University News

University of New Haven Again Recognized by The Princeton Review Among the Best Universities in the Nation

In the University's profile in The Princeton Review's "The Best 386 Colleges" 2021 guidebook, students praised the University's "refreshingly diverse campus" and professors who "are amazing and want to help in any way they can."

September 9, 2020

By Renee Chmiel, Office of Marketing and Communications

Students walking on campus
The University of New Haven is featured in The Princeton Review's annual guidebook of the country's best colleges and universities.
Princeton Review badge
The University has been recognized for five consecutive years by The Princeton Review.

Before Eric Moore '21 officially became a Charger, he visited the University of New Haven four times, eager to learn about the forensic science program and to get an inside look at campus life. He says the small class sizes, the experienced and engaging professors, and the opportunity to build lasting relationships with them especially impressed him.

Today, he's an academic liaison for the Henry C. Lee College of Criminal Justice and Forensic Sciences, and he is grateful for the many opportunities he has had at the University.

"Attending student government meetings and professional forensic science conferences have been unforgettable and a great way to learn from other students and industry leaders," he said. "The opportunities I have had that have enabled me to grow the most have been connecting with the people on campus – from the dean and provost to the amazing crossing guard at Charger Plaza to the new friends and classmates who have shared their successes and challenges with me. I have so much more perspective and knowledge than I could have imagined prior to coming to the University."

'Leaders in the careers of the future'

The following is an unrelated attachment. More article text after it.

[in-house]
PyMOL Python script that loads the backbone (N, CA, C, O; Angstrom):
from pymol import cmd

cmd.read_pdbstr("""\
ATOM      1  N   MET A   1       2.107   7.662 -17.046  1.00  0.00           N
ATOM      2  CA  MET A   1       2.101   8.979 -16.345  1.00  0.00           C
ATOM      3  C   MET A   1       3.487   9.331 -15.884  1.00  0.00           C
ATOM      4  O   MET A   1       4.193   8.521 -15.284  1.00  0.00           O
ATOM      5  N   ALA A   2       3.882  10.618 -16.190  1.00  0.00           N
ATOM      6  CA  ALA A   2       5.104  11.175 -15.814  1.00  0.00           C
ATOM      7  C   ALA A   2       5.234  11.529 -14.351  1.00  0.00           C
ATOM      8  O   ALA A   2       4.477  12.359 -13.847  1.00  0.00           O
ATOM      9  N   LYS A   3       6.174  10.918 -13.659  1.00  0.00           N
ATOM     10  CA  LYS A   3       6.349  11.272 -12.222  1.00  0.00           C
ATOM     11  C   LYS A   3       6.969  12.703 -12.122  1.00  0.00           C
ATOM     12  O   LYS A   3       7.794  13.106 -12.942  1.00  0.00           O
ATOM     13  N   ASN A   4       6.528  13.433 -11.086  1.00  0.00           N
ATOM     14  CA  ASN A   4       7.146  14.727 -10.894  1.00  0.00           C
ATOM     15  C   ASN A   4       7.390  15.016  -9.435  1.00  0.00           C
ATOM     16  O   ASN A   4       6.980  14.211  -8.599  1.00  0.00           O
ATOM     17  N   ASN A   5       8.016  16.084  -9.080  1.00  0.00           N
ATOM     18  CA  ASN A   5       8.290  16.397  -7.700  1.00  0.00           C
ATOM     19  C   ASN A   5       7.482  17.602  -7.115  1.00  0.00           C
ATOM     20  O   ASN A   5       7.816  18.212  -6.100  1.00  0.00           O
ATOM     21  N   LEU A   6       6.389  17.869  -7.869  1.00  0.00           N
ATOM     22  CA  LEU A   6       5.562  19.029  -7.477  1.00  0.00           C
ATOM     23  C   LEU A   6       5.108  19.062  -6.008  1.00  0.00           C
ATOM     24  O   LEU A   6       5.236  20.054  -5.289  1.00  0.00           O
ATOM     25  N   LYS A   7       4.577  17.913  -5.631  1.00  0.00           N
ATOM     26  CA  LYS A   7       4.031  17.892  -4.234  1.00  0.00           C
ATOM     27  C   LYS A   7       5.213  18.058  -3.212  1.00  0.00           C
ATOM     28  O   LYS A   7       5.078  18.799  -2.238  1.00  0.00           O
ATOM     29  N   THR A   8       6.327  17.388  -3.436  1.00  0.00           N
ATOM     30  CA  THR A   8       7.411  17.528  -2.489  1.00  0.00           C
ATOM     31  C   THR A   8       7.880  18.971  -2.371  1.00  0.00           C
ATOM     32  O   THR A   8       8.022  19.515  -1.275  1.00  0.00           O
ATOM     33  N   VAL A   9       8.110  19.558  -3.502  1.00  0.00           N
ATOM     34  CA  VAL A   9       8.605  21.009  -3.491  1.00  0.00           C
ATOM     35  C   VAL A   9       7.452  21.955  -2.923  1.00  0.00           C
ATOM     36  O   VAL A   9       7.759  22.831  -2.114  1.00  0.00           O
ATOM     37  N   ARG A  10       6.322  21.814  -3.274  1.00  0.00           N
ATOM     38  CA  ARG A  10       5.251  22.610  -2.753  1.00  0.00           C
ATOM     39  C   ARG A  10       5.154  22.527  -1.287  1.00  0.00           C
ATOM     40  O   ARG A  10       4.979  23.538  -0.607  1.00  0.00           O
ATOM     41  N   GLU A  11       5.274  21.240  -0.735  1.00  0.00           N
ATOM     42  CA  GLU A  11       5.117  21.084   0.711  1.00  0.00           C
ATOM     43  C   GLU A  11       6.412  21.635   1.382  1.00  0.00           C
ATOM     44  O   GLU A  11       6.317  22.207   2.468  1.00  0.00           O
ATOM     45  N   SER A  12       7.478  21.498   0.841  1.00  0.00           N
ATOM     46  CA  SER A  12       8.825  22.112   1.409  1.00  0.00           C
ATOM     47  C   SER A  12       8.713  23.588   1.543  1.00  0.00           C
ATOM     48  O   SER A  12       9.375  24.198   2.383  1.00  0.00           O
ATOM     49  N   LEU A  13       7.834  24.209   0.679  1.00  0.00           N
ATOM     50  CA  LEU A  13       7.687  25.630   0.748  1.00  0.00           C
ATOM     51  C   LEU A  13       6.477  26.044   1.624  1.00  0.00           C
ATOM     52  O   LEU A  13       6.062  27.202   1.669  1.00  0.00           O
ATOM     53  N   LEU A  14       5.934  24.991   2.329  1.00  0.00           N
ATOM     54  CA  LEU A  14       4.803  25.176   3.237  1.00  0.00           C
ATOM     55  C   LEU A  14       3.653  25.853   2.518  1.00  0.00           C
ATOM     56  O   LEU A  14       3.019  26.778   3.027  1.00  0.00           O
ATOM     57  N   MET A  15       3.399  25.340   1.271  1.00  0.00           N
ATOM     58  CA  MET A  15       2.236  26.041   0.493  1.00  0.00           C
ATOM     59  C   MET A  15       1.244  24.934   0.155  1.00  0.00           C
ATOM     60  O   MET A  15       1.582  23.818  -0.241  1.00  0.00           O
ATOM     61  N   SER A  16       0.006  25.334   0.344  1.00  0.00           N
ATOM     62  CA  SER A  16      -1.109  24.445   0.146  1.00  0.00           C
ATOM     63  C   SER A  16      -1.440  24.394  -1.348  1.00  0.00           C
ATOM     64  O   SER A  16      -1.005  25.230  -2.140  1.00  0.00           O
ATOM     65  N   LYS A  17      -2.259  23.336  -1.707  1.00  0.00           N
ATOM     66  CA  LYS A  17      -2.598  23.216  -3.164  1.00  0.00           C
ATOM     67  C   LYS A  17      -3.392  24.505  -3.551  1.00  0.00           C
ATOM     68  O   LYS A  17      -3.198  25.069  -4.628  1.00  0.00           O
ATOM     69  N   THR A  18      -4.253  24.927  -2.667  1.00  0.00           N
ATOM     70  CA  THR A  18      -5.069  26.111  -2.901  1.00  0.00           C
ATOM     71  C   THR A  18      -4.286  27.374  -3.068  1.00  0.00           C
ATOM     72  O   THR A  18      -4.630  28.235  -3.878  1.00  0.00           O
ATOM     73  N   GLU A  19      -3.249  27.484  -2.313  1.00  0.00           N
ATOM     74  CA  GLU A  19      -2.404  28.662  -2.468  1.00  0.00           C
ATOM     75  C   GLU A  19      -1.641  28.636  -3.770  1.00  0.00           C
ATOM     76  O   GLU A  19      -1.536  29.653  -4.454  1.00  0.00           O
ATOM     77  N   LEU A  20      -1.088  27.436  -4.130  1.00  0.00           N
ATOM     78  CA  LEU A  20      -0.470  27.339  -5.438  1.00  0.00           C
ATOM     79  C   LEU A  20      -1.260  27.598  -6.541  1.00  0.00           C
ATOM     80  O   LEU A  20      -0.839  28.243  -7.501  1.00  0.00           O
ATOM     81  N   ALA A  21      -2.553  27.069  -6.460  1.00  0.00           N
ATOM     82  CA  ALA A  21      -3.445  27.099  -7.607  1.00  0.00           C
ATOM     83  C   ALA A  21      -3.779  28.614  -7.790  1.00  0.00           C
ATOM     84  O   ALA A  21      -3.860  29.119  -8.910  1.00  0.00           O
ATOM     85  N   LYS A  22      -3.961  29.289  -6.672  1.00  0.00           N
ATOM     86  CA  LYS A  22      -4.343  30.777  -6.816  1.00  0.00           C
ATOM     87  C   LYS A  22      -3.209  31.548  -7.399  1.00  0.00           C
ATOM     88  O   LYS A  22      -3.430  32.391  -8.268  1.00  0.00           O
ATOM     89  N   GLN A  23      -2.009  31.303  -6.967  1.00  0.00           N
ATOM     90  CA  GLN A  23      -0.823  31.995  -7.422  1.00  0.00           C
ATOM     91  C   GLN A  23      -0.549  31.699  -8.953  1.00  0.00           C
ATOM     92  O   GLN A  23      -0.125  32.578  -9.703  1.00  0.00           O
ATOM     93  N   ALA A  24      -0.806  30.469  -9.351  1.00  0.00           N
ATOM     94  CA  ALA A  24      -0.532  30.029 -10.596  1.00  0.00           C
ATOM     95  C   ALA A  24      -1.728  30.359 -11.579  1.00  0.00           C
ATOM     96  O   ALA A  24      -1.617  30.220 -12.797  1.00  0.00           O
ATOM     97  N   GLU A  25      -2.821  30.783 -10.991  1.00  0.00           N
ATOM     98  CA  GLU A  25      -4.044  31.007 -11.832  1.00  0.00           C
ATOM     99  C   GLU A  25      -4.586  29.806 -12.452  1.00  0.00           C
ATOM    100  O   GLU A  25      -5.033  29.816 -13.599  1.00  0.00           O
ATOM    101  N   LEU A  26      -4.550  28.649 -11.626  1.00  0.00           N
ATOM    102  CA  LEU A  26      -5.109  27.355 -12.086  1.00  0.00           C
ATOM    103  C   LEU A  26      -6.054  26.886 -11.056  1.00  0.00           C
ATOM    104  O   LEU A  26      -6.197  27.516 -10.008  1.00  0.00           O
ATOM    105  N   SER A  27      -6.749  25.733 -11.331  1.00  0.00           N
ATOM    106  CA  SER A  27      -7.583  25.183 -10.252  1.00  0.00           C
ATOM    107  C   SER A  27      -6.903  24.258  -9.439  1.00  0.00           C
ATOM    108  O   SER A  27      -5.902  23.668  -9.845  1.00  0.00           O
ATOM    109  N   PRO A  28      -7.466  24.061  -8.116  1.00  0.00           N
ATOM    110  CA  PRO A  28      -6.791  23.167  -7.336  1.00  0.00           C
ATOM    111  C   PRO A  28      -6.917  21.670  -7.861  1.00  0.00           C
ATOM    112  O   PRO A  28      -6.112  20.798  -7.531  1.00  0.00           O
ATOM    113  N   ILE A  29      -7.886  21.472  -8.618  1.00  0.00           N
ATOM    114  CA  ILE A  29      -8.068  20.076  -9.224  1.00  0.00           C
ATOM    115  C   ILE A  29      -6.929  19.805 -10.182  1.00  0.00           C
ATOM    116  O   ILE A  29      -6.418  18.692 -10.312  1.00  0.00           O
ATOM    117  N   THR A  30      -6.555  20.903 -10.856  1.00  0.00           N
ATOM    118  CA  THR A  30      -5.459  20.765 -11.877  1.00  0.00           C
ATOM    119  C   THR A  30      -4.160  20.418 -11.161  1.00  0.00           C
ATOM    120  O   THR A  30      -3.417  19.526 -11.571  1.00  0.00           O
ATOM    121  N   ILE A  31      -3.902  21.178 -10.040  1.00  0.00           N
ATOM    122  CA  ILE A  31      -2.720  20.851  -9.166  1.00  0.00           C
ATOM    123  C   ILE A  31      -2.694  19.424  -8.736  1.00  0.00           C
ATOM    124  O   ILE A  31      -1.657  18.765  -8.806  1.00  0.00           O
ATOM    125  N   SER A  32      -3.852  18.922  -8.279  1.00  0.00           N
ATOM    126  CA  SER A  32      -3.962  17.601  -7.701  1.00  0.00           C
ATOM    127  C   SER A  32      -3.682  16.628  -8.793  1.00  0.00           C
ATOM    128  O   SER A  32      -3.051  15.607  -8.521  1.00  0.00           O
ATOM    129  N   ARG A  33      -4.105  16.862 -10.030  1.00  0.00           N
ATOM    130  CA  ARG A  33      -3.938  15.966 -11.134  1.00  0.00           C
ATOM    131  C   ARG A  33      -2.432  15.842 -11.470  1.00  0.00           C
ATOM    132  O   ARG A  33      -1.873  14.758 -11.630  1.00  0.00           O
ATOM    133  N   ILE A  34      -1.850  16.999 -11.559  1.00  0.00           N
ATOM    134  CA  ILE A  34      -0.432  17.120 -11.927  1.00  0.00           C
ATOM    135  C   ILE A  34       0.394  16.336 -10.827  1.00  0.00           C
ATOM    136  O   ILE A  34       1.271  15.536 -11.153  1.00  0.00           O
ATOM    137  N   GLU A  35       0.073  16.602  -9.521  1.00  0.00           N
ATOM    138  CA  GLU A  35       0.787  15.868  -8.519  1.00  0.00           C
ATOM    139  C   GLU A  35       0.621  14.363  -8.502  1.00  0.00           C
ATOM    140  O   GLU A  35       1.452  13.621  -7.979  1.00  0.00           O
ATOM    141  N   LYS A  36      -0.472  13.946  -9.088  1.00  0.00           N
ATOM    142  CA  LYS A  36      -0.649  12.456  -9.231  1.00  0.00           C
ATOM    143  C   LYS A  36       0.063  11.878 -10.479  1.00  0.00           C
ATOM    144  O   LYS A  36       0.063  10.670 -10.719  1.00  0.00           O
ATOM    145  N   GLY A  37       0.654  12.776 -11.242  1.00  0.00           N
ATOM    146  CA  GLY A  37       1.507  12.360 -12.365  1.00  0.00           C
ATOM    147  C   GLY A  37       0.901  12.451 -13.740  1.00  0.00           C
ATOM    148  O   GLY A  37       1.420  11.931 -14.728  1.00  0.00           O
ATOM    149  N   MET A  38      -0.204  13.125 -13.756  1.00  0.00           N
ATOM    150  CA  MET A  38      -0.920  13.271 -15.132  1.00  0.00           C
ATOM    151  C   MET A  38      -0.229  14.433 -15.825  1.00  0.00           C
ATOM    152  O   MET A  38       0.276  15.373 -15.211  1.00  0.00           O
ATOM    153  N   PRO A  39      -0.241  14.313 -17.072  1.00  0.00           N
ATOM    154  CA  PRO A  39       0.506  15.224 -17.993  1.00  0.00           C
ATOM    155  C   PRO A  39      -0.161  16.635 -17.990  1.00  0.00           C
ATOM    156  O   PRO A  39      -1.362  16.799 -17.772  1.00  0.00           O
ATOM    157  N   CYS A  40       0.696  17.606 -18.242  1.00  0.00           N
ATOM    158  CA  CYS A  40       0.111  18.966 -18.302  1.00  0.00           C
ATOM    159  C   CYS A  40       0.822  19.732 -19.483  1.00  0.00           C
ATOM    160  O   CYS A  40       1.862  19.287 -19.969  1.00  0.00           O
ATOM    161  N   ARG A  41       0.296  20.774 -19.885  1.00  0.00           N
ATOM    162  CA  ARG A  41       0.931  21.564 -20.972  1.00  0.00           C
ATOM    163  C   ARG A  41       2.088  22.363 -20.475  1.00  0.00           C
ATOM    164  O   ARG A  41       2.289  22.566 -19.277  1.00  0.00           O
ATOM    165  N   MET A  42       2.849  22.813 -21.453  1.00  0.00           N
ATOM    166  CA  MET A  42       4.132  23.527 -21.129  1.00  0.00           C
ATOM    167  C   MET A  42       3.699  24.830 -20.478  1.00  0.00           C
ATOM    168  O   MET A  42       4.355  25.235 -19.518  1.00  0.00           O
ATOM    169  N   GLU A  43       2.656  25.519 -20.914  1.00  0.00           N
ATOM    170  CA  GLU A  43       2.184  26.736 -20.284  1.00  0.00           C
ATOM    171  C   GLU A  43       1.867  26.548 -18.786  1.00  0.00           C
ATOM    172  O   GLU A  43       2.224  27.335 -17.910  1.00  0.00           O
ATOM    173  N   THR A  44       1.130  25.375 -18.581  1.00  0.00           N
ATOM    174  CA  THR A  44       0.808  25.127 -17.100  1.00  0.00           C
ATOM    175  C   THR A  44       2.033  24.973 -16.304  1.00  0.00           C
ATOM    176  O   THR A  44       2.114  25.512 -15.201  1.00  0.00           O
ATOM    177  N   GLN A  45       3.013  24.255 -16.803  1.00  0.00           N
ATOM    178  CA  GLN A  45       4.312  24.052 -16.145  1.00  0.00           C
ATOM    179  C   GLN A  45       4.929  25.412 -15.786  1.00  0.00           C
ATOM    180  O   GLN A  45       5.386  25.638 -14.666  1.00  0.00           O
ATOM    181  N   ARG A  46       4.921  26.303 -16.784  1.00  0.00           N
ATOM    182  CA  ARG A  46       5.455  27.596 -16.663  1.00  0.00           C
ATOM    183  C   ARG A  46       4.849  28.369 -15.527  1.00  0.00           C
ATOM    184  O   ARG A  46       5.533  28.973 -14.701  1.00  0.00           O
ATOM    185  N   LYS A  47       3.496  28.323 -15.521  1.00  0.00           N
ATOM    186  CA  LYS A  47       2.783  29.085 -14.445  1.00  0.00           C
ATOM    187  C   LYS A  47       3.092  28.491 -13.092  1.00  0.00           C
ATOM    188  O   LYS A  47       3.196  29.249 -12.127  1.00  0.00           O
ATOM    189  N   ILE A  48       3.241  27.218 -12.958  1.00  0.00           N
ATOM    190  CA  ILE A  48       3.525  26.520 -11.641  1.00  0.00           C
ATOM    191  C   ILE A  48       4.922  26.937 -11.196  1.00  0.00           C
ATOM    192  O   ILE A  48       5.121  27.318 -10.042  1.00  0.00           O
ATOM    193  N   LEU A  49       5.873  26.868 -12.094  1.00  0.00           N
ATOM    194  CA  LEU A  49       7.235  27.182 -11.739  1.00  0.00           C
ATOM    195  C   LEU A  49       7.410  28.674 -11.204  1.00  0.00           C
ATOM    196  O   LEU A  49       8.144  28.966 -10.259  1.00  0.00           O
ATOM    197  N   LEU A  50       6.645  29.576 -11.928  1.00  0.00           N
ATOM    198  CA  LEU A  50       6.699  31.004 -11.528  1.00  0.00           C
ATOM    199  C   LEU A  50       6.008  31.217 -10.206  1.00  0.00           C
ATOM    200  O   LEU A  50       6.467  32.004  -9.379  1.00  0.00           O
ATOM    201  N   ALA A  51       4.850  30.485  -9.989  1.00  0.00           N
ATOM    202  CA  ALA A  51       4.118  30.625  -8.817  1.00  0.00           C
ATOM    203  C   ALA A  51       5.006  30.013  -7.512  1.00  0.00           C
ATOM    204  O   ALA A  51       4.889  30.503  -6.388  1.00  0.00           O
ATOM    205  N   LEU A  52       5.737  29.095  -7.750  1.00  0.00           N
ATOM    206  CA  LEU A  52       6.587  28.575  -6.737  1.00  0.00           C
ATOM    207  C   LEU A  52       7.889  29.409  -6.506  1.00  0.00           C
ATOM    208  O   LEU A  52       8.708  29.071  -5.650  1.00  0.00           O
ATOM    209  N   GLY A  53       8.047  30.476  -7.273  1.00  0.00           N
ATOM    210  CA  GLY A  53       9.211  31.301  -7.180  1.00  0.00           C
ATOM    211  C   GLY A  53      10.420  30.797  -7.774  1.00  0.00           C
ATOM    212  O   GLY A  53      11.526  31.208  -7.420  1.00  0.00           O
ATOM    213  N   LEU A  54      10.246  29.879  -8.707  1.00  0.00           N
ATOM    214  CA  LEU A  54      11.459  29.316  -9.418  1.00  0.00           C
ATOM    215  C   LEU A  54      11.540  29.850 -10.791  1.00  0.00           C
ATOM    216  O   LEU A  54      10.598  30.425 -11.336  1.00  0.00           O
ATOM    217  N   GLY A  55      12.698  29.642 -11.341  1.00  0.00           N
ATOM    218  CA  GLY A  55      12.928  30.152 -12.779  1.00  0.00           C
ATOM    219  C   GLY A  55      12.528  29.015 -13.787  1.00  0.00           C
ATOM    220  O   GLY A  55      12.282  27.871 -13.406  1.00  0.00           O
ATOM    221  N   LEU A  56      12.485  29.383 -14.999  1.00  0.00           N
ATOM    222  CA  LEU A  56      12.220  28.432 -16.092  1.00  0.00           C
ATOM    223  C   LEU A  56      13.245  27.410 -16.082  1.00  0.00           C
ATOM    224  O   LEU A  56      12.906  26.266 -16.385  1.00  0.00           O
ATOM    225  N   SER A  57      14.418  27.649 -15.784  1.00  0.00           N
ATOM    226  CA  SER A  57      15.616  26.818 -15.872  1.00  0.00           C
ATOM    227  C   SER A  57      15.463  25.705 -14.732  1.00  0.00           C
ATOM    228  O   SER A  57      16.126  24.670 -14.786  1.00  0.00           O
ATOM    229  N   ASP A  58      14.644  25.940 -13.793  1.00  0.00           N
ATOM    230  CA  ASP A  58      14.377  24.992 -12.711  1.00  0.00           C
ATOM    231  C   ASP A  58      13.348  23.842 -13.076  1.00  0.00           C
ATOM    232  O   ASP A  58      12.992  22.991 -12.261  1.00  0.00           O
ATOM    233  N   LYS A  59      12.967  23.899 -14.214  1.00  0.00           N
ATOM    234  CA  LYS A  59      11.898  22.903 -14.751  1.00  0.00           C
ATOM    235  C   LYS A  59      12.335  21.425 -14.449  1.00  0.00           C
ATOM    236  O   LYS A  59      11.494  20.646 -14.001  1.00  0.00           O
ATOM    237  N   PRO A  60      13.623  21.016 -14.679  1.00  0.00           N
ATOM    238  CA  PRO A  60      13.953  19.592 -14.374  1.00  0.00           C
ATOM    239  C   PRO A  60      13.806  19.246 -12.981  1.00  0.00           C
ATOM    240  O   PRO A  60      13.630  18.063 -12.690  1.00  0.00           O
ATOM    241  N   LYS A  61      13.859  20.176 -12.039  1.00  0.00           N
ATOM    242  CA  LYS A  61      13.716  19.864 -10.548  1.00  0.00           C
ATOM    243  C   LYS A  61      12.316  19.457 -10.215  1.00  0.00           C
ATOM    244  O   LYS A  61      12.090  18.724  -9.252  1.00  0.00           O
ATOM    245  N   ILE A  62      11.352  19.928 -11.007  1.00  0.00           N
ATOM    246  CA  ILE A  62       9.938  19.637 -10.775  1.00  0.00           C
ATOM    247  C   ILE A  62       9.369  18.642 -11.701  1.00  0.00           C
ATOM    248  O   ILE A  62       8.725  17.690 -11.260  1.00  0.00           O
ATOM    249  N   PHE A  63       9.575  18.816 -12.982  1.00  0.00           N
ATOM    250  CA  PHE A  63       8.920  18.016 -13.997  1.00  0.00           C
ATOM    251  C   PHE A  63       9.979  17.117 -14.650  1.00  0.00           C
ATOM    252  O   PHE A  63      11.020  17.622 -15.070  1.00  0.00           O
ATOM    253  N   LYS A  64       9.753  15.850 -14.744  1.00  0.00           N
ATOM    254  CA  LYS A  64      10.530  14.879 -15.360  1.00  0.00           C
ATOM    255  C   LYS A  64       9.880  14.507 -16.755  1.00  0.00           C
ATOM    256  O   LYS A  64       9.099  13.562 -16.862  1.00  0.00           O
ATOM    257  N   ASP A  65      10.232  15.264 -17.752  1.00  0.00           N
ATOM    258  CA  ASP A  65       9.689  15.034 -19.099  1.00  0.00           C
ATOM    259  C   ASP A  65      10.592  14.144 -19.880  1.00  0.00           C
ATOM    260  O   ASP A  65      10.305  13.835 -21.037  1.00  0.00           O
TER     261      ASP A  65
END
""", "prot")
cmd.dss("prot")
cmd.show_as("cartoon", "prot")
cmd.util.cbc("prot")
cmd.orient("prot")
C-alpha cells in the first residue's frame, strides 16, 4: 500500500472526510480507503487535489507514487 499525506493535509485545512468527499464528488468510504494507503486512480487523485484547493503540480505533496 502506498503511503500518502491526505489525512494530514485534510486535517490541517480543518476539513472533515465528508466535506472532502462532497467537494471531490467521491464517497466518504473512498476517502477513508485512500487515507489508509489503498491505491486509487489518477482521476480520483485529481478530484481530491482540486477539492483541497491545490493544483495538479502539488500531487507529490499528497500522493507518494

The experiences of Moore and his classmates embody why the University has been featured for the fifth consecutive year in The Princeton Review's annual guidebook of the country's best colleges and universities.

Eric Moore on campus
Eric Moore is an active member of the University community.

In the University's profile in the company's 2021 guidebook, "The Best 386 Colleges," students cited the forensics and criminal justice programs that "are among the top of their kind in the nation" and the "down to earth professors" who "are amazing and want to help in any way they can."

A resource for students, families, and high school guidance counselors, the annual guidebook is one of The Princeton Review's most popular publications. Its rankings are based on the surveys of 143,000 students from across the country who rated their schools on dozens of topics and reported their campus experiences. The organization selects the colleges based on data it collects each year from administrators at hundreds of colleges about their institutions' academic offerings.

"In everything we do, the University of New Haven demonstrates its ability to be a leading institution of higher learning for the 21st century," says President Steven H. Kaplan, Ph.D. "It is gratifying – and a reflection of the talented and dedicated members of our University community – that The Princeton Review has again recognized the University's ability to create new and innovative learning opportunities that are preparing our students to be leaders in their careers of the future and role models in their communities."

'Set me up for success'
Micaela O'Shea
Micaela O’Shea is a member of the University’s award-winning Model United Nations program.

In addition to the University's "refreshingly diverse campus," students said there are "so many clubs on campus, and that students participate in a range of activities." A student also shared that "every student is involved in some way on the campus and loves being there."

Micaela O'Shea '21 says the programs and opportunities available to her at the University have shaped her as a student and as a future professional. A national security major, she is member of the University's award-winning Model United Nations program, which she credits with enabling her to develop her public speaking, leadership, and research skills. She says it also helped her to build confidence, which emboldened her to take advantage of other opportunities, including the University's Summer Undergraduate Research Fellowship program.

"I came into the Model UN program so shy that I couldn't even ask questions in class, but after giving a speech at a conference in front of 200 other people, I can honestly say I am a more confident person," said O'Shea, who also studied at the University's Tuscany Campus in Prato, Italy. "Model UN and the subsequent experiences I had as a result of the program have greatly prepared me with the personal and professional skills that have set me up for success."

From The Princeton Review. ©2020 TPR Education. All rights reserved. Used under license.